Latterly with DFDS this became the Columbus Club and, as the Pont L’Abbé, retained its name whilst with Brittany Ferries.

Latterly with DFDS this became the Columbus Club and, as the Pont l'Abbé, retained its name whilst with Brittany Ferries.

(Moby Corse)

(Moby Corse)

As built the Dana Anglia had bar counters in three corners of the Bellevue Lounge - to ensure the swiftest table service for passengers. At-table service on the ship is now generally a thing of the past and the main bar area at the aft of the lounge suffices.

As built the Dana Anglia had bar counters in three corners of the Bellevue Lounge - to ensure the swiftest table service for passengers. At-table service on the ship is now generally a thing of the past and the main bar area at the aft of the lounge suffices.

Moving down a level, the current Deck 6 is the main cabin deck with the information desk and entrance hall amidships - seen here on the Pont L’Abbé.

Moving down a level, the current Deck 6 is the main cabin deck with the information desk and entrance hall amidships - seen here on the Pont l'Abbé.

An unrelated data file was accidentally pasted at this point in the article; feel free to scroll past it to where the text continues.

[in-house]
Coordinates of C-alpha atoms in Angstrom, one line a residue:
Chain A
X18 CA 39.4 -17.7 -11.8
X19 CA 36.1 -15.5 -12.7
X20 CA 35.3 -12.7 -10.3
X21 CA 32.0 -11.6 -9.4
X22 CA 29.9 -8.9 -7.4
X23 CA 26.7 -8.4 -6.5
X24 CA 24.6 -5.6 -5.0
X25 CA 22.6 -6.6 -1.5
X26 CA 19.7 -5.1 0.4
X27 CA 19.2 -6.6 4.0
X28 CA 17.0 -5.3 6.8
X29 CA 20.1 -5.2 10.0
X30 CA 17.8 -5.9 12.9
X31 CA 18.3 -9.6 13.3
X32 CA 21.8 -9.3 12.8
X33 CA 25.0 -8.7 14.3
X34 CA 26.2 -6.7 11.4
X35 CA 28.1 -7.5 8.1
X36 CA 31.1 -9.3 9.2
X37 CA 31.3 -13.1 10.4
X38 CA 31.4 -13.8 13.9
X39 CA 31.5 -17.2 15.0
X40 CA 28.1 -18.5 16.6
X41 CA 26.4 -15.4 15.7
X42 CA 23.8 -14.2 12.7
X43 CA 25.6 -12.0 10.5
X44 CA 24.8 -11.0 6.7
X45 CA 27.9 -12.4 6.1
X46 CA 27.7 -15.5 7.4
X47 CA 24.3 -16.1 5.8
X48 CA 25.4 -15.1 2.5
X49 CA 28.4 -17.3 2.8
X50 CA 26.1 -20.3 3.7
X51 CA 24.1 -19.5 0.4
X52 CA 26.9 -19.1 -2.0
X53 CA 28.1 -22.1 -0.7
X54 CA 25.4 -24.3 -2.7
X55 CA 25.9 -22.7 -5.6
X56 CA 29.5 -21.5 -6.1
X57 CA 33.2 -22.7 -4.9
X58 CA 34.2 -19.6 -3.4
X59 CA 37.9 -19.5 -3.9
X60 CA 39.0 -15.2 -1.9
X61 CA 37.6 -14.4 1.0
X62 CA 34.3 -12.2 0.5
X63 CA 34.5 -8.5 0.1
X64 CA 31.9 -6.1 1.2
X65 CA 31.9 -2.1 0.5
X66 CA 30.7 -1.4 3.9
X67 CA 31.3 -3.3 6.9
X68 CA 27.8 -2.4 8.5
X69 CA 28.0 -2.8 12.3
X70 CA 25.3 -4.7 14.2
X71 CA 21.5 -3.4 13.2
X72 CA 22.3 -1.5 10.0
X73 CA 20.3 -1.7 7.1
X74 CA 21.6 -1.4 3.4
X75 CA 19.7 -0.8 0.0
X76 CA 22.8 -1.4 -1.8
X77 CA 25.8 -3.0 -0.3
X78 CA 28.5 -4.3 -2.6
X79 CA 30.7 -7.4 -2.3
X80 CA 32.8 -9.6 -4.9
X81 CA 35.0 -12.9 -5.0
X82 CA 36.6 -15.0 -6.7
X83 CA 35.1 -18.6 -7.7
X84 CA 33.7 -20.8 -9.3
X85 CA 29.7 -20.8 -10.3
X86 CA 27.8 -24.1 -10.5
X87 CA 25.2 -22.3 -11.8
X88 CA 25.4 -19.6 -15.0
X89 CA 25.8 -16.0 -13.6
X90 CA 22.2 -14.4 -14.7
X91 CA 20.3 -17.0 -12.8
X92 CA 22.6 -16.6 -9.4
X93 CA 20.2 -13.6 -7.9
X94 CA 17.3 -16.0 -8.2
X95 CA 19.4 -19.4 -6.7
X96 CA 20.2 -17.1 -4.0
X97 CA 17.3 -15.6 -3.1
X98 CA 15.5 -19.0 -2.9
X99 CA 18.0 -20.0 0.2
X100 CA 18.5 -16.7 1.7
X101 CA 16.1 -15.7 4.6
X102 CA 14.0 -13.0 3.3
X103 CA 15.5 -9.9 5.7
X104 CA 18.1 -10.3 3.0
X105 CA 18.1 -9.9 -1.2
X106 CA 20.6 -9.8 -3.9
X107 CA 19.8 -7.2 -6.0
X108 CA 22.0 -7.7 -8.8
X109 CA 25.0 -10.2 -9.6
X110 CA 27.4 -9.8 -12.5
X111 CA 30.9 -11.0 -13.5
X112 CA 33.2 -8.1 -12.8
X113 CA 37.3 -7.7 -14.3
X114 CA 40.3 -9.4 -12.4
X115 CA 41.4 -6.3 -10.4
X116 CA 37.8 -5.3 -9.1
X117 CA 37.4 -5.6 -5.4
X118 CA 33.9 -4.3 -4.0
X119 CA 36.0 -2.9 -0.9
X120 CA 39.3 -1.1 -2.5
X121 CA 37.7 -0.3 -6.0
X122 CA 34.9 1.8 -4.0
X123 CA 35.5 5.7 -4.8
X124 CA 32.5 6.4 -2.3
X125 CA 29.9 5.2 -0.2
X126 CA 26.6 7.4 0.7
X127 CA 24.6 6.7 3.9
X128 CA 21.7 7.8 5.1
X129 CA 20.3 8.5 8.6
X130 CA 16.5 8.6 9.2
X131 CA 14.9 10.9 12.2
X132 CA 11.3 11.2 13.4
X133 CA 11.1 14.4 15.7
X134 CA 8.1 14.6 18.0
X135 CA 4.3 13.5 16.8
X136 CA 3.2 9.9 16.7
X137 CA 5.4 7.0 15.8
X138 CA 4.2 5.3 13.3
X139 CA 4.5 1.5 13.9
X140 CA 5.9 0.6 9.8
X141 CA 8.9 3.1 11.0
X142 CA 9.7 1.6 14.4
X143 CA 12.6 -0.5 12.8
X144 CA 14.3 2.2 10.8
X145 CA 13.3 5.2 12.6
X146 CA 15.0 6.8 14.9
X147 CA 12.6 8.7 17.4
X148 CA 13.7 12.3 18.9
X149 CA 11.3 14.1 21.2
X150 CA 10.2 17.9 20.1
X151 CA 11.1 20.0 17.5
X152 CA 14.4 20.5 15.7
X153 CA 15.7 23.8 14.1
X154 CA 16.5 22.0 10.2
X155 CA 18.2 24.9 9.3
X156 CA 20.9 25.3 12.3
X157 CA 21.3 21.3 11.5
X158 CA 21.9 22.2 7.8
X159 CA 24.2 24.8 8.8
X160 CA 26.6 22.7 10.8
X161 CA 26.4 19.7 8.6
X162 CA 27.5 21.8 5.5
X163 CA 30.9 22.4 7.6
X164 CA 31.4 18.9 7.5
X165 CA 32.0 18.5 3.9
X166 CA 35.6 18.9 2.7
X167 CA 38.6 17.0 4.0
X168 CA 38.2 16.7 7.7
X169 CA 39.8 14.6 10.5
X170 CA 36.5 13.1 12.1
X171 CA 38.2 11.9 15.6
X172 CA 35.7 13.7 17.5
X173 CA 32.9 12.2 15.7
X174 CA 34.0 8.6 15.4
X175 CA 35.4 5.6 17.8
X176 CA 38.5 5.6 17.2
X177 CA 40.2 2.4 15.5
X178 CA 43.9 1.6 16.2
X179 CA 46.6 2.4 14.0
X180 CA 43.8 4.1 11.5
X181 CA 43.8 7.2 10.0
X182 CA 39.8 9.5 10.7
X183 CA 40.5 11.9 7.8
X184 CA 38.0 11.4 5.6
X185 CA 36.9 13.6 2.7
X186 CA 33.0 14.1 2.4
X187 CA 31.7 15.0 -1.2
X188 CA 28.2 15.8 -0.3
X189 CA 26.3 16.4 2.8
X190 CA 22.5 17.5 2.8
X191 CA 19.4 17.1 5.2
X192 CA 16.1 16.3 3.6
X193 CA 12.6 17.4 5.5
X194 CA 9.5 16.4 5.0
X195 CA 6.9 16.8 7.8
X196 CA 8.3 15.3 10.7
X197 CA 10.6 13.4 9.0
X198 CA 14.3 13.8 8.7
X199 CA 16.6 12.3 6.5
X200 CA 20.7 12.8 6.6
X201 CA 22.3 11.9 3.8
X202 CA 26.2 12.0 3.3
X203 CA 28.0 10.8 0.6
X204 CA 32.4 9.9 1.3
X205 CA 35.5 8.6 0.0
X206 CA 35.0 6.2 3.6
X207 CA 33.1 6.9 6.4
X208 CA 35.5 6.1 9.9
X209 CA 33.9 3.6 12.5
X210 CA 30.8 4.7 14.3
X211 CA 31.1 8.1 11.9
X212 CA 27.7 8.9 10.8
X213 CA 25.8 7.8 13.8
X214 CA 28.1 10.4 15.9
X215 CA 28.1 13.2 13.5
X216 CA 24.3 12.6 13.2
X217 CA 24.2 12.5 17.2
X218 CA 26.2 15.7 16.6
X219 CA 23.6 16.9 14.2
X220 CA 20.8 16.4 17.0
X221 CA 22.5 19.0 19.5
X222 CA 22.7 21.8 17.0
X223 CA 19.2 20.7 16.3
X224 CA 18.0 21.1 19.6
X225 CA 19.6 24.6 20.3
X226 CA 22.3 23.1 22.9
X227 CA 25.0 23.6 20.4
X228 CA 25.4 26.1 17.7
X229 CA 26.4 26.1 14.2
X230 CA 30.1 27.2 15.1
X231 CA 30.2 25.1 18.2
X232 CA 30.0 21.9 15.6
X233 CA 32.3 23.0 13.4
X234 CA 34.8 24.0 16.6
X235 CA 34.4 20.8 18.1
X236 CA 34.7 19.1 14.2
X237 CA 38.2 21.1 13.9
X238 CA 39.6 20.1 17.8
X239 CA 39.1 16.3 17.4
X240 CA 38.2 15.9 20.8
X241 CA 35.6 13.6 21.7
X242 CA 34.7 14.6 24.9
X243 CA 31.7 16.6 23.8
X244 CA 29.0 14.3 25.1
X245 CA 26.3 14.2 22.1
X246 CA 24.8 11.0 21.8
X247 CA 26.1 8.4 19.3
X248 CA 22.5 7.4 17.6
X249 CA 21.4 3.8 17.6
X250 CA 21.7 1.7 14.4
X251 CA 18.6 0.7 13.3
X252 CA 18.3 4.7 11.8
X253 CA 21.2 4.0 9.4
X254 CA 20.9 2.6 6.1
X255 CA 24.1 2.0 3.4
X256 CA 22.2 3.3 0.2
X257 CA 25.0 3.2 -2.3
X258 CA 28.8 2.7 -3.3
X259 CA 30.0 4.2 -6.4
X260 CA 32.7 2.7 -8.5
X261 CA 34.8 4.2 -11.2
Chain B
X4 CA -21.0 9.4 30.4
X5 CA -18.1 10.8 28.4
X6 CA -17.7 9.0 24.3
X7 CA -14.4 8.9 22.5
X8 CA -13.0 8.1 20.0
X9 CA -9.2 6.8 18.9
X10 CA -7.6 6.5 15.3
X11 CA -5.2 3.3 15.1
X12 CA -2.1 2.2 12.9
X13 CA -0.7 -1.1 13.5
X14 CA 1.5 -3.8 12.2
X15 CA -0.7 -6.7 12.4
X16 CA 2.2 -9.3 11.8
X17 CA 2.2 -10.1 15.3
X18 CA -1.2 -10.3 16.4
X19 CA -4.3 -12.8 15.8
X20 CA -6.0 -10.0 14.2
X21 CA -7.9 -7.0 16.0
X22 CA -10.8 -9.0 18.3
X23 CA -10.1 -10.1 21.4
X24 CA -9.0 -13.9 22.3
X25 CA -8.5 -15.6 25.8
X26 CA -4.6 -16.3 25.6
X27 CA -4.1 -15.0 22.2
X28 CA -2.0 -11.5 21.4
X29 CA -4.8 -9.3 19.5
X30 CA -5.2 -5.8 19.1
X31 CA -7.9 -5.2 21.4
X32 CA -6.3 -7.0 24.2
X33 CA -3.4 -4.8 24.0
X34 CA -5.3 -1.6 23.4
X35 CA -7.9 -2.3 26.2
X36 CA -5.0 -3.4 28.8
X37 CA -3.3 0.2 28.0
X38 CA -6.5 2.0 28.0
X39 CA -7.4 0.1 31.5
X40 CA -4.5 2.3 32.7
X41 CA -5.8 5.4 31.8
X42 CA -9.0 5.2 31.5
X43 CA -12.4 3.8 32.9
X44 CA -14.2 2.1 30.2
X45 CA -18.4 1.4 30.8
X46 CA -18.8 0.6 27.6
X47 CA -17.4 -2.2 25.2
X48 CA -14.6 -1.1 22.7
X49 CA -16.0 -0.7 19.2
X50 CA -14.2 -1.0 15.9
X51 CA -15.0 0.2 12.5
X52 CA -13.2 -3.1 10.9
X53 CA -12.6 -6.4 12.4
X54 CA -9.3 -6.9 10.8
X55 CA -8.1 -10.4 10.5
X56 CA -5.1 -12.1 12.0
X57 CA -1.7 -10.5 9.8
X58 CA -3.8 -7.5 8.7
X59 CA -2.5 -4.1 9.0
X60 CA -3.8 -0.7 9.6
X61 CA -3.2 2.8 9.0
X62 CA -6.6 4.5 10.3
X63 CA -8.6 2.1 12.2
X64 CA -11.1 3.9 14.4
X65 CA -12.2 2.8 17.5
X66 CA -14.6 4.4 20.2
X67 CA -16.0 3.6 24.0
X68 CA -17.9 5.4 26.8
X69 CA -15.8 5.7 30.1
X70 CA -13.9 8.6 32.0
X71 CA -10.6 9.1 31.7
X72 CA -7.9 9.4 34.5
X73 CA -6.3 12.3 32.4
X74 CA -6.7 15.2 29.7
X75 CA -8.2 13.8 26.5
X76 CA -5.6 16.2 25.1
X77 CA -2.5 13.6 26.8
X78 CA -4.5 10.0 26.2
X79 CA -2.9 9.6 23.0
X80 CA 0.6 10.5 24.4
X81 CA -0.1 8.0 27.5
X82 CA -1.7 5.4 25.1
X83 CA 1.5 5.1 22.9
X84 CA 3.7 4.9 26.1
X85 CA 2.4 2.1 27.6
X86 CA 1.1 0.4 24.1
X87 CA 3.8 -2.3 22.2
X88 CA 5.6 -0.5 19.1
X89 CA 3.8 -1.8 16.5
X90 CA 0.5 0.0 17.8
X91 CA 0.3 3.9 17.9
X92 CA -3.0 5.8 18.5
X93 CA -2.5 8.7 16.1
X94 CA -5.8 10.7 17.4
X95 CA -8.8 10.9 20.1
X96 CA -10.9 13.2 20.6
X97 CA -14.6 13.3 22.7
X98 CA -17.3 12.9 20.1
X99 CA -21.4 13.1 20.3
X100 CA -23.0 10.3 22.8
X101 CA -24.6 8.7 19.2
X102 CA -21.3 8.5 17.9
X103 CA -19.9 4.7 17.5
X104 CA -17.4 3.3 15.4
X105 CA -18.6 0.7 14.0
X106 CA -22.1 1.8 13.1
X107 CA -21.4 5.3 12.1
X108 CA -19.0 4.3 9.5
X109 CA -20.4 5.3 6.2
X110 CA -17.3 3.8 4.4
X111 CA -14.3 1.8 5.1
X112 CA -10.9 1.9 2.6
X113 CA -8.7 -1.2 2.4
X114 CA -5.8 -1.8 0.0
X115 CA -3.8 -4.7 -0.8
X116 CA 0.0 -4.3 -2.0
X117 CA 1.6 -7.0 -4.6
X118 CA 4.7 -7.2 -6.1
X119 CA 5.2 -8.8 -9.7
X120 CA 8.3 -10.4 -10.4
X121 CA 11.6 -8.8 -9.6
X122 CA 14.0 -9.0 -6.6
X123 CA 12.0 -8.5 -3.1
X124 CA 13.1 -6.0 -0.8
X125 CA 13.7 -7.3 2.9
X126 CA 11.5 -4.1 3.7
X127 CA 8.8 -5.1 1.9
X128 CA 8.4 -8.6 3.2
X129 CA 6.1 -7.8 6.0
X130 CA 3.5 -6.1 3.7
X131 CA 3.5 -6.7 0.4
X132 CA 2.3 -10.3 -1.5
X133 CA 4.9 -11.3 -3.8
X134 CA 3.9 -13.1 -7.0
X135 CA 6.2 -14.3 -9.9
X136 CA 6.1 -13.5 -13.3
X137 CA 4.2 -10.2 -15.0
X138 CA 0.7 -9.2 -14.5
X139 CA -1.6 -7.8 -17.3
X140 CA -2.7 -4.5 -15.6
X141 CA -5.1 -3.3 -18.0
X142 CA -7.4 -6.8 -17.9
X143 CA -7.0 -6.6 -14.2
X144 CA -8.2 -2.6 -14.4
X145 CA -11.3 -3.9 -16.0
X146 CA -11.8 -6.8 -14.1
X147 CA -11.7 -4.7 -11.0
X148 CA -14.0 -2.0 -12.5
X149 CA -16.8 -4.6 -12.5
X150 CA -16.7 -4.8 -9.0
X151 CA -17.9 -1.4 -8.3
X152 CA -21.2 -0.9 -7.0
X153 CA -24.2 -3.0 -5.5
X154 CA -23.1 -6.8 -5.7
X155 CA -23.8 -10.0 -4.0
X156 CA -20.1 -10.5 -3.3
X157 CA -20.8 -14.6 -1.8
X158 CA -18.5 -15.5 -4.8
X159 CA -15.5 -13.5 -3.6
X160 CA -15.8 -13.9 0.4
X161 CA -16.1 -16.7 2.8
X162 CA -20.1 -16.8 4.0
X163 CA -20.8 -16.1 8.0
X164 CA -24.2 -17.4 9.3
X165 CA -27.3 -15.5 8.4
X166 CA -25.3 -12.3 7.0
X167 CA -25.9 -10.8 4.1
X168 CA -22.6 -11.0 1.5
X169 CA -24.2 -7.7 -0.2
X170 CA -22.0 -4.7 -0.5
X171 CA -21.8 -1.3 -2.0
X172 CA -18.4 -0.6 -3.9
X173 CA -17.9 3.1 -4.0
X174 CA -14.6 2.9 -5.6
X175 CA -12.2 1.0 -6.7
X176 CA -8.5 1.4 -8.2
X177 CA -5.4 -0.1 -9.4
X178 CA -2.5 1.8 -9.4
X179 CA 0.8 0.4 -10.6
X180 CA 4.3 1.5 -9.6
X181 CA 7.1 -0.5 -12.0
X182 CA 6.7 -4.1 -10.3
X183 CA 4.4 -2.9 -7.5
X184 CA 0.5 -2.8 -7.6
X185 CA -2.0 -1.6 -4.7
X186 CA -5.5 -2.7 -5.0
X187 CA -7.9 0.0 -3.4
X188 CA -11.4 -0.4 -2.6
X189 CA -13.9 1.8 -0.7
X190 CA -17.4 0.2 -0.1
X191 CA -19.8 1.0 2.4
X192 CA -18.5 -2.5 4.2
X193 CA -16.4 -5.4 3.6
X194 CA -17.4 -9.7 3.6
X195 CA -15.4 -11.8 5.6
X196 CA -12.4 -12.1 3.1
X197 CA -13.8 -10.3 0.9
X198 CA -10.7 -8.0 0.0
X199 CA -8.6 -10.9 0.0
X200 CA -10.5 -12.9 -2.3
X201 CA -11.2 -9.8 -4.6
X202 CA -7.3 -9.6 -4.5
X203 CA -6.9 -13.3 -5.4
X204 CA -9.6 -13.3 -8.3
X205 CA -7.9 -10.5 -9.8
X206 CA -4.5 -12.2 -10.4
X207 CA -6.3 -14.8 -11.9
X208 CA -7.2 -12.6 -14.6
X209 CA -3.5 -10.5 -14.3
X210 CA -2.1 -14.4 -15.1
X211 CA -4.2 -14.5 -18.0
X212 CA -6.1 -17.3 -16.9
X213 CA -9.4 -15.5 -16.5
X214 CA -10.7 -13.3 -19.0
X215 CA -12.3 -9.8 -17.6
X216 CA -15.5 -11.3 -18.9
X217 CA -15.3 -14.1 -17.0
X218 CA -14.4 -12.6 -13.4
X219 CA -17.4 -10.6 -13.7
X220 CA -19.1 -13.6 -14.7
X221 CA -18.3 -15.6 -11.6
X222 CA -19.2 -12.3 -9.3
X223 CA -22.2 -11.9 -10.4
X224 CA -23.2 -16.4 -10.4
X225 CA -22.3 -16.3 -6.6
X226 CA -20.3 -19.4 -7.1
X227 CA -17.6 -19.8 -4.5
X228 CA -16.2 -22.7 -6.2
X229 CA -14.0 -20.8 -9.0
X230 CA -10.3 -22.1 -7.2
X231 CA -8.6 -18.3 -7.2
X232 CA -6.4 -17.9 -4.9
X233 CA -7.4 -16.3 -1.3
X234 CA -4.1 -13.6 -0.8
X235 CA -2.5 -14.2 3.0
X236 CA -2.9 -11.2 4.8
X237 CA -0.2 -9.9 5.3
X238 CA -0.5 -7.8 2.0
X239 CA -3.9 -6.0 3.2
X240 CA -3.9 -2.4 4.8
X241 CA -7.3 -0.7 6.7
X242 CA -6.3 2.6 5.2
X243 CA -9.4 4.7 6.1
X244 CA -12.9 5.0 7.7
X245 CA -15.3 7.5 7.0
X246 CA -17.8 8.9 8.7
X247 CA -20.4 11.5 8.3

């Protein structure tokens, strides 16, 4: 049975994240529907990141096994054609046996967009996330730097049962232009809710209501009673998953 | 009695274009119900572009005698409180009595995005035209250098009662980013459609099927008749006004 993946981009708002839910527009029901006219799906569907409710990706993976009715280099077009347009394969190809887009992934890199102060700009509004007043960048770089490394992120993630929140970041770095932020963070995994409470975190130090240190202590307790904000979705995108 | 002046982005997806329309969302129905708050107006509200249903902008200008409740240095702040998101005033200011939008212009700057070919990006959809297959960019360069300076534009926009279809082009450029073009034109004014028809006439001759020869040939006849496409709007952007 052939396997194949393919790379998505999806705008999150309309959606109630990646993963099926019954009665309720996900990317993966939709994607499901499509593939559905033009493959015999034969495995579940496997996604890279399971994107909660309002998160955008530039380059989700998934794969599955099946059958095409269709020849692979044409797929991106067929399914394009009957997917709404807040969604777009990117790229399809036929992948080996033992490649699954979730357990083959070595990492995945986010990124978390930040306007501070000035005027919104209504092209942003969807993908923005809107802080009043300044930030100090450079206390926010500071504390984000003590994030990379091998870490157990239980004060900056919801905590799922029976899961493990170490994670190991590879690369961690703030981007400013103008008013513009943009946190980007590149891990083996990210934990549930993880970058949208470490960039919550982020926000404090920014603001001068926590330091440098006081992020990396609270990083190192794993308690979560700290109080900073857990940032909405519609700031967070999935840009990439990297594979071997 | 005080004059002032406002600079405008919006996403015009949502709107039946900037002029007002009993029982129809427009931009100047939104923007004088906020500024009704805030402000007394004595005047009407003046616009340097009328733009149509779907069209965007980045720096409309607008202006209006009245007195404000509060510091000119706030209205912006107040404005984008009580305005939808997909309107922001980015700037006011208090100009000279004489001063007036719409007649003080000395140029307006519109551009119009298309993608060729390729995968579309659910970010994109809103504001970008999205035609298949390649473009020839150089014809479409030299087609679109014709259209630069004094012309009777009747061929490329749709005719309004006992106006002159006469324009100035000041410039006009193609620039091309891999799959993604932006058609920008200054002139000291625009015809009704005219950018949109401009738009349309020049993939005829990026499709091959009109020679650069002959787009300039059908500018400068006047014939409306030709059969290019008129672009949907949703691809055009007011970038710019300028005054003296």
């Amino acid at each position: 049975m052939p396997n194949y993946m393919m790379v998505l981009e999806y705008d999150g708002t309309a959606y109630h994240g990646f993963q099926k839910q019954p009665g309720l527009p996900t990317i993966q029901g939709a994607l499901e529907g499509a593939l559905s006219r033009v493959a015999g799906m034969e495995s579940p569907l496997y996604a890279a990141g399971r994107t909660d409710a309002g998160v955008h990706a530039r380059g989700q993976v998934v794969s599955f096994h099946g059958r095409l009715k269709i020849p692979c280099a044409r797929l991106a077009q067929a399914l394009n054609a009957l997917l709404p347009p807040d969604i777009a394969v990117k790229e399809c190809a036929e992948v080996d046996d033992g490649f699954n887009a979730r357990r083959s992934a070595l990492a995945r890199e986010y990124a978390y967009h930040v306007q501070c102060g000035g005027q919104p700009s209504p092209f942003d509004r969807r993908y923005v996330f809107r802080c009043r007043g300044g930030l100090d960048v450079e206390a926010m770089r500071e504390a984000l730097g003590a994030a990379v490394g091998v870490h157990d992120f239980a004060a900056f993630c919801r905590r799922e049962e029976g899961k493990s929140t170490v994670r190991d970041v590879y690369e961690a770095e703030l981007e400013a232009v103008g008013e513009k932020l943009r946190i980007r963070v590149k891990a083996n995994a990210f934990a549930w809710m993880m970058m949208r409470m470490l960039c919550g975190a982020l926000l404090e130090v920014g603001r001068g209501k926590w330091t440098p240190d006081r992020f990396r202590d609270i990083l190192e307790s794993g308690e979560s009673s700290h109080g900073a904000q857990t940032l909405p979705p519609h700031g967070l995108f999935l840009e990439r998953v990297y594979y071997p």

On the Moby Corse, a gun-toting Yosemite Sam stands by as a wannabe bellboy.

On the Moby Corse, a gun-toting Yosemite Sam stands by as a wannabe bellboy.

The port-side seating area of the lobby on the Pont L’Abbé.

The port-side seating area of the lobby on the Pont l'Abbé.

This area has received a predictably Mobyesque makeover.

This area has received a predictably Mobyesque makeover.

The centreline alleyway on Deck 6 (Pont L’Abbé).

The centreline alleyway on Deck 6 (Pont l'Abbé).

(Moby Corse)

(Moby Corse)

Most of the ship's cabins have been thoroughly refurbished - such as this five berth (3+2) example.

Most of the ship's cabins have been thoroughly refurbished - such as this five berth (3+2) example.

The 'Sky Bar' on Deck 10, seen her on the Pont L’Abbé, was closed off on the Moby Corse.

Moving back upstairs, the 'Sky Bar' on Deck 10, seen here on the Pont l'Abbé, was closed off on the Moby Corse.

Outside deck - starboard side (Pont L’Abbé).